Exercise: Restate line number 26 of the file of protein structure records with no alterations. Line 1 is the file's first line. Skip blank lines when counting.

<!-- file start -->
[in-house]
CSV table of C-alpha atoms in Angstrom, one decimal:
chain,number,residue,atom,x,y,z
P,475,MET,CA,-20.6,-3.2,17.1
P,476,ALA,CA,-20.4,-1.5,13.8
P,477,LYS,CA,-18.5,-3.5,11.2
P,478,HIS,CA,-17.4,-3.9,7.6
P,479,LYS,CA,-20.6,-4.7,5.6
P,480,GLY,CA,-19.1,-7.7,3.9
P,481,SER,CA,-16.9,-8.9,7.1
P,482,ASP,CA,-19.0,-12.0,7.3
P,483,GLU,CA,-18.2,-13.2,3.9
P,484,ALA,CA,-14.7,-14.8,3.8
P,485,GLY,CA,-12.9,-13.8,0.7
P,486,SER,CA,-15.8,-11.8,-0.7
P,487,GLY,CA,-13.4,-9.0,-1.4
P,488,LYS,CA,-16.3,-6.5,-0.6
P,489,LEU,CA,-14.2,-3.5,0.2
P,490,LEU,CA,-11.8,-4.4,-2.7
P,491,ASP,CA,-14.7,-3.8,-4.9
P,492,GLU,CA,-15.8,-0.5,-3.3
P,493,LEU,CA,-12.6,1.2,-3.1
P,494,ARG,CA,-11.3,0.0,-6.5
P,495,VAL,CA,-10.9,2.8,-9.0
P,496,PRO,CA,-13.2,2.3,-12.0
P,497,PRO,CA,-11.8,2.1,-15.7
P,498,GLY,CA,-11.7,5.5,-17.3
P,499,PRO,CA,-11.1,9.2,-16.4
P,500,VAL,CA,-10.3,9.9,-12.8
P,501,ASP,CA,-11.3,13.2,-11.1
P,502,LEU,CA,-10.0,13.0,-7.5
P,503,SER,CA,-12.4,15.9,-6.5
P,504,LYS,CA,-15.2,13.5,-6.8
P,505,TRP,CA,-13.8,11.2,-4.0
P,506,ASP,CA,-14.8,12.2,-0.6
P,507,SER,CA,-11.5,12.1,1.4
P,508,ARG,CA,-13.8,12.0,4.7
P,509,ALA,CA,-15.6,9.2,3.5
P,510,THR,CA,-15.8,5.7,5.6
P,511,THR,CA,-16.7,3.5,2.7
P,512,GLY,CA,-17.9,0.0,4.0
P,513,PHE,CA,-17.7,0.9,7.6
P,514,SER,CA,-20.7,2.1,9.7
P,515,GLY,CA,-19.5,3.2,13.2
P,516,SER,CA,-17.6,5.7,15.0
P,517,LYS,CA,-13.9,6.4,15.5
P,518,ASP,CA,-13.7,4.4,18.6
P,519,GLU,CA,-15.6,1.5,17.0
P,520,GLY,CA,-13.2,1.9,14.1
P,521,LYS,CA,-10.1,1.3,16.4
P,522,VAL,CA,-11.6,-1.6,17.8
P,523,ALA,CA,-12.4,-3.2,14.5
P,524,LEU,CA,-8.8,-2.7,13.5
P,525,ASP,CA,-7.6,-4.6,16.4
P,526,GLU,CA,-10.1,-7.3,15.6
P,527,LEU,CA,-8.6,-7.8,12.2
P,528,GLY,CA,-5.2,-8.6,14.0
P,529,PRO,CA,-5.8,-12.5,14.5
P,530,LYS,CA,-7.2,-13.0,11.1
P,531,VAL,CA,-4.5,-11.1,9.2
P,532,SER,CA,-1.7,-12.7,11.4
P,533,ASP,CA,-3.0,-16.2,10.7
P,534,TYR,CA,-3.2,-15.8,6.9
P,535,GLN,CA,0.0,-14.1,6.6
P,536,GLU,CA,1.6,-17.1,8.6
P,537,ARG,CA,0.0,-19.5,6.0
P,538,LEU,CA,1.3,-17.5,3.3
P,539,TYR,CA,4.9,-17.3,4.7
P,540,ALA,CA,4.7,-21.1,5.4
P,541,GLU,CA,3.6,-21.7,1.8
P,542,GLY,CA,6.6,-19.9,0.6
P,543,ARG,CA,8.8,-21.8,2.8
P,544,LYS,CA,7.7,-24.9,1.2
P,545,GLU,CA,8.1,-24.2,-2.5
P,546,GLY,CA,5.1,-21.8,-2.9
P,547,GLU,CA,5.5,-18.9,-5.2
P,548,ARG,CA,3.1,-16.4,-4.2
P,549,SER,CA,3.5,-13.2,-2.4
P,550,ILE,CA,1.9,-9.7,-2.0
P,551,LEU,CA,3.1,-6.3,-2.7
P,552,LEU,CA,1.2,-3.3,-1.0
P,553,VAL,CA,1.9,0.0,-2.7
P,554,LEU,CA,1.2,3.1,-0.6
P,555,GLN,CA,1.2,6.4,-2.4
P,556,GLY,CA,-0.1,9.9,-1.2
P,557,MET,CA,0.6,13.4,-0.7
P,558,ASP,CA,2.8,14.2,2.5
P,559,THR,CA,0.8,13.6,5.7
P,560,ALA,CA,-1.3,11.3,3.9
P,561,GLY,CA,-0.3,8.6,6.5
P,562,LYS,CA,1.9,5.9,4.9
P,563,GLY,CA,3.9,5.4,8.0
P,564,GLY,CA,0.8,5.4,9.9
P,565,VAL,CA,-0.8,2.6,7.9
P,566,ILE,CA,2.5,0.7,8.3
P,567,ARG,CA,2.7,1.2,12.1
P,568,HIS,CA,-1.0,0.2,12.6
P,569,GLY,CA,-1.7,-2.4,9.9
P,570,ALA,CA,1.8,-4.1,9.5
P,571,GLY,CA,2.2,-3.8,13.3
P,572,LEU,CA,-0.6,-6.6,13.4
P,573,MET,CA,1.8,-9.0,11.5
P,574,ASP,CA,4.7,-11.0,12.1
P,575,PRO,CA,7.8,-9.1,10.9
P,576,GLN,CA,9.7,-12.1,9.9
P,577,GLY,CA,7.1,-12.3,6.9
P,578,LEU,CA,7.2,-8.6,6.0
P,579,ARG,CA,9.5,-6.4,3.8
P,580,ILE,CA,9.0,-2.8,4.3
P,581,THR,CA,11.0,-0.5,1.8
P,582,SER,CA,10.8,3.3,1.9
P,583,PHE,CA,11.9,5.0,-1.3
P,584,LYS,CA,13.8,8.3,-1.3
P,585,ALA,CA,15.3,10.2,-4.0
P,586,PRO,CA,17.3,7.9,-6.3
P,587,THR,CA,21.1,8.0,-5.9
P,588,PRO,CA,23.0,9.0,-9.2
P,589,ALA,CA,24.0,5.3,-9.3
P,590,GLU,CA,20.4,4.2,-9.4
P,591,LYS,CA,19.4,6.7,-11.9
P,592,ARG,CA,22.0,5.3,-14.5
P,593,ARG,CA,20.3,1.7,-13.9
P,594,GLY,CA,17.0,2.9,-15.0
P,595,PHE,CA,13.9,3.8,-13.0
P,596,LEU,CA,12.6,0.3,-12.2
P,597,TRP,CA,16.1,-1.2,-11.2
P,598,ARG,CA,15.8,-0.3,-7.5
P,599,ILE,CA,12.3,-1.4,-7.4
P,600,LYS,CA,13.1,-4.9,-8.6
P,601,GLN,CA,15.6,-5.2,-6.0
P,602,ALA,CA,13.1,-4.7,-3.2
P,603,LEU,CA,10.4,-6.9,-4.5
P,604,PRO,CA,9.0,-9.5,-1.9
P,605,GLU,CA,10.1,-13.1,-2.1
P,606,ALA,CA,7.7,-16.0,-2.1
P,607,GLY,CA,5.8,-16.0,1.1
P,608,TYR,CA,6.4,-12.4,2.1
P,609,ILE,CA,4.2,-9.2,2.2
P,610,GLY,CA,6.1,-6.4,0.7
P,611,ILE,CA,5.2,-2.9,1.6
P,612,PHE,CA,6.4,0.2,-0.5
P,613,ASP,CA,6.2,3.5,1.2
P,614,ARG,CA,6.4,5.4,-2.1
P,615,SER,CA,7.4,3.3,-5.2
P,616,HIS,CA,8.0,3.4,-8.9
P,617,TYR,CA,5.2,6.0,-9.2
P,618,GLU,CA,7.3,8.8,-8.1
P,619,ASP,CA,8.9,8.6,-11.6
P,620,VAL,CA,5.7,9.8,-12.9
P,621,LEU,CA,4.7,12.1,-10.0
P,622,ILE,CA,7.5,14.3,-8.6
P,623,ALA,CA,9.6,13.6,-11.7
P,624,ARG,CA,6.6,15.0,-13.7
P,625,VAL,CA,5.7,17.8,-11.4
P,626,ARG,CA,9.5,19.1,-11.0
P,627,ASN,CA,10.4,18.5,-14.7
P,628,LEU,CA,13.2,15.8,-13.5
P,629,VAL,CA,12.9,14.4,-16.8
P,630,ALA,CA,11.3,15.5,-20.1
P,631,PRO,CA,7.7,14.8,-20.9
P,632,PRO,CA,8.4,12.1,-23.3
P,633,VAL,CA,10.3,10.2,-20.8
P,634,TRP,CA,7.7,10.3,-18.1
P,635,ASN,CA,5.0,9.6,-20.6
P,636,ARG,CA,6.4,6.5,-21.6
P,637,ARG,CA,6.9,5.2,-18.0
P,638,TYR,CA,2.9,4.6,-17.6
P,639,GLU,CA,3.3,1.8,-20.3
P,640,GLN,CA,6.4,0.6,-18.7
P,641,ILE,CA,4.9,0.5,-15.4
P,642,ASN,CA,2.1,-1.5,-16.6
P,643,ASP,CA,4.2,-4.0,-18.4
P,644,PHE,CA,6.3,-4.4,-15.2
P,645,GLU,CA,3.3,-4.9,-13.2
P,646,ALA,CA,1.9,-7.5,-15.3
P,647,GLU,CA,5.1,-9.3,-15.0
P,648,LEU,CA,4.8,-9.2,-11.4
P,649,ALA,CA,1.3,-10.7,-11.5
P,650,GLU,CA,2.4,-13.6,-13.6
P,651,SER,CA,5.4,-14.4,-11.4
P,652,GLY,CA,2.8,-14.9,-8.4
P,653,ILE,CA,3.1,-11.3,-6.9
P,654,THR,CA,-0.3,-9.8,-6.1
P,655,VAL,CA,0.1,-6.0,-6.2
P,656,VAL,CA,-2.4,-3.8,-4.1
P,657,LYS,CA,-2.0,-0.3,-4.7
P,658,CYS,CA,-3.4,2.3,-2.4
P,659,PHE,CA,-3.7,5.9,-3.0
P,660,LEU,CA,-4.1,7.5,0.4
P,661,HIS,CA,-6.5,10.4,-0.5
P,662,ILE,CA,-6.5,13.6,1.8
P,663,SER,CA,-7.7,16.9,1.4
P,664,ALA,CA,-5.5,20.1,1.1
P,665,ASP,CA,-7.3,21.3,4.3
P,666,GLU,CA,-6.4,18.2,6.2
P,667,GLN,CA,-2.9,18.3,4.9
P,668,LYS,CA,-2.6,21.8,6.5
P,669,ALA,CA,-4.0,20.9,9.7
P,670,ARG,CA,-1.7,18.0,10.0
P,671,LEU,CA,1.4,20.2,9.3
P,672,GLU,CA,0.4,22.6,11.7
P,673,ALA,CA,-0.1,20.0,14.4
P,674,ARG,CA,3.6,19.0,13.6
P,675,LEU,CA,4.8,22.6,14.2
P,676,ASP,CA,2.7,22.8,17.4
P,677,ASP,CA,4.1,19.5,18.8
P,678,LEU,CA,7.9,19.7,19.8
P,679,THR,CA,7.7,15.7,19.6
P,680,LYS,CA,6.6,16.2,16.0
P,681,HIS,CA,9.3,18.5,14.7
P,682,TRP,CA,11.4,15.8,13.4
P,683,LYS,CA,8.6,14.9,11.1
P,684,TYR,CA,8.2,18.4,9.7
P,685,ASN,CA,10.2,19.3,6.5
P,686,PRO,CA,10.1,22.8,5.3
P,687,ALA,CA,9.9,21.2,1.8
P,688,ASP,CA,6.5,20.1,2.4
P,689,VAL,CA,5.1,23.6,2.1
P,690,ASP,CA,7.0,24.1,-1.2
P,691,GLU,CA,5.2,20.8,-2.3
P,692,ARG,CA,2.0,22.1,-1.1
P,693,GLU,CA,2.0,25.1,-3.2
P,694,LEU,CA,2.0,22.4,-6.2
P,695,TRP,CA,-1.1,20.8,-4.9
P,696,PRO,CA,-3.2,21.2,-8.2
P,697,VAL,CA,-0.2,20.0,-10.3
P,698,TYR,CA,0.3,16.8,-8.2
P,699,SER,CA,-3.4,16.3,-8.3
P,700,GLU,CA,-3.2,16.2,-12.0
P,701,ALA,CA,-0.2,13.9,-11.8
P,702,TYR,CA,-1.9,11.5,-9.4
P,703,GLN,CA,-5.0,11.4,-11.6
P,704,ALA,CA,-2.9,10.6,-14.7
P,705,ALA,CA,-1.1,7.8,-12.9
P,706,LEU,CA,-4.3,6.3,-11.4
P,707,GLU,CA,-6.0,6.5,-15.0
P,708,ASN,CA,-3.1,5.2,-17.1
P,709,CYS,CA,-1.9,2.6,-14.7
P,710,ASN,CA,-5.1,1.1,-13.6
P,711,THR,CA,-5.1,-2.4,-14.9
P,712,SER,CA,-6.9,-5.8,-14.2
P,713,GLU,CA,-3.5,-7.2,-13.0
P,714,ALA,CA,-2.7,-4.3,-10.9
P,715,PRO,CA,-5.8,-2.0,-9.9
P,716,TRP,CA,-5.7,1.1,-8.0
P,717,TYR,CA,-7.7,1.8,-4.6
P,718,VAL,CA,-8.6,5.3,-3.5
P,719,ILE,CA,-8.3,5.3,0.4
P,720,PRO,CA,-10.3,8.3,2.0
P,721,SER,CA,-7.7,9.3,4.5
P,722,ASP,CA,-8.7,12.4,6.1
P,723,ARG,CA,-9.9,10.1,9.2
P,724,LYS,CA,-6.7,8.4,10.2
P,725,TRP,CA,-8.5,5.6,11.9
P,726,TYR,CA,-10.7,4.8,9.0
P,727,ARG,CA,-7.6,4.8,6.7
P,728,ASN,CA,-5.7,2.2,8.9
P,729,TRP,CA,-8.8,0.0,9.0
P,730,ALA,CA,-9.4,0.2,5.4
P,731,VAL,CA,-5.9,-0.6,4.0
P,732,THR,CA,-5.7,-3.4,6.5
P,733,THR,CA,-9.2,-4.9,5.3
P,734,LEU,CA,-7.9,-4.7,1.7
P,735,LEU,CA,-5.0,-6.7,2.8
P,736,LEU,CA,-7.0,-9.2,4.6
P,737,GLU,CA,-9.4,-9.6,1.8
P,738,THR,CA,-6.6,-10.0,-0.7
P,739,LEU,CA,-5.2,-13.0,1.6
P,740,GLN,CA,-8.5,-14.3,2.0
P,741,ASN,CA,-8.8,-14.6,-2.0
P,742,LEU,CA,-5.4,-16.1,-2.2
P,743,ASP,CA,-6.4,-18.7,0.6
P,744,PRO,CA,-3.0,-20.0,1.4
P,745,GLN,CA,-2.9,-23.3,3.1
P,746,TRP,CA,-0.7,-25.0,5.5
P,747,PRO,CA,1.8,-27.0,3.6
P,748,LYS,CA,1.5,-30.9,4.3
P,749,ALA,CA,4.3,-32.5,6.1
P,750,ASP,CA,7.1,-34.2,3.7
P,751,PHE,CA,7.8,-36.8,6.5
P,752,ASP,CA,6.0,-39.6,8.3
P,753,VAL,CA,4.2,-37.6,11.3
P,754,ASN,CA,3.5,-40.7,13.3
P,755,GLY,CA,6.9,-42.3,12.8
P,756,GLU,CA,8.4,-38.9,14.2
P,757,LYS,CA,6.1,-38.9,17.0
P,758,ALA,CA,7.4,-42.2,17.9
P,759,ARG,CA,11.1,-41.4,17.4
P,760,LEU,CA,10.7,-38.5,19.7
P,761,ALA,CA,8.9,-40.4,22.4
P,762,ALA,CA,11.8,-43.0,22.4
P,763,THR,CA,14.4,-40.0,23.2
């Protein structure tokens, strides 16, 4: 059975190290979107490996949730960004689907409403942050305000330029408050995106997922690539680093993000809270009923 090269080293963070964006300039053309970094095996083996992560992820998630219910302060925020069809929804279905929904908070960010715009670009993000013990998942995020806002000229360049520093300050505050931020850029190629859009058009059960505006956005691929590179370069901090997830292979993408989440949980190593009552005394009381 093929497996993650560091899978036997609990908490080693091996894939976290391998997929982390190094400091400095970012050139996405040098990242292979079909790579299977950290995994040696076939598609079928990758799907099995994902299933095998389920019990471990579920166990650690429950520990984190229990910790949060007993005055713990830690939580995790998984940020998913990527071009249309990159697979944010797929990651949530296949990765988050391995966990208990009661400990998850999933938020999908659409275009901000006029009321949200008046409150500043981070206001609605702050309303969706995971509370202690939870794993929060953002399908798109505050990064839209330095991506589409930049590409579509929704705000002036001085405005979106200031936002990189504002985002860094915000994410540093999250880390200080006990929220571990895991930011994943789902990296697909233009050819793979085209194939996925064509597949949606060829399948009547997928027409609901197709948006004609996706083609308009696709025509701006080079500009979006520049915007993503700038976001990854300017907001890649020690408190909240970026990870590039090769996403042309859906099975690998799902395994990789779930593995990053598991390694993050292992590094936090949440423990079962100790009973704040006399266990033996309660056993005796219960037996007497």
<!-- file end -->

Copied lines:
P,497,PRO,CA,-11.8,2.1,-15.7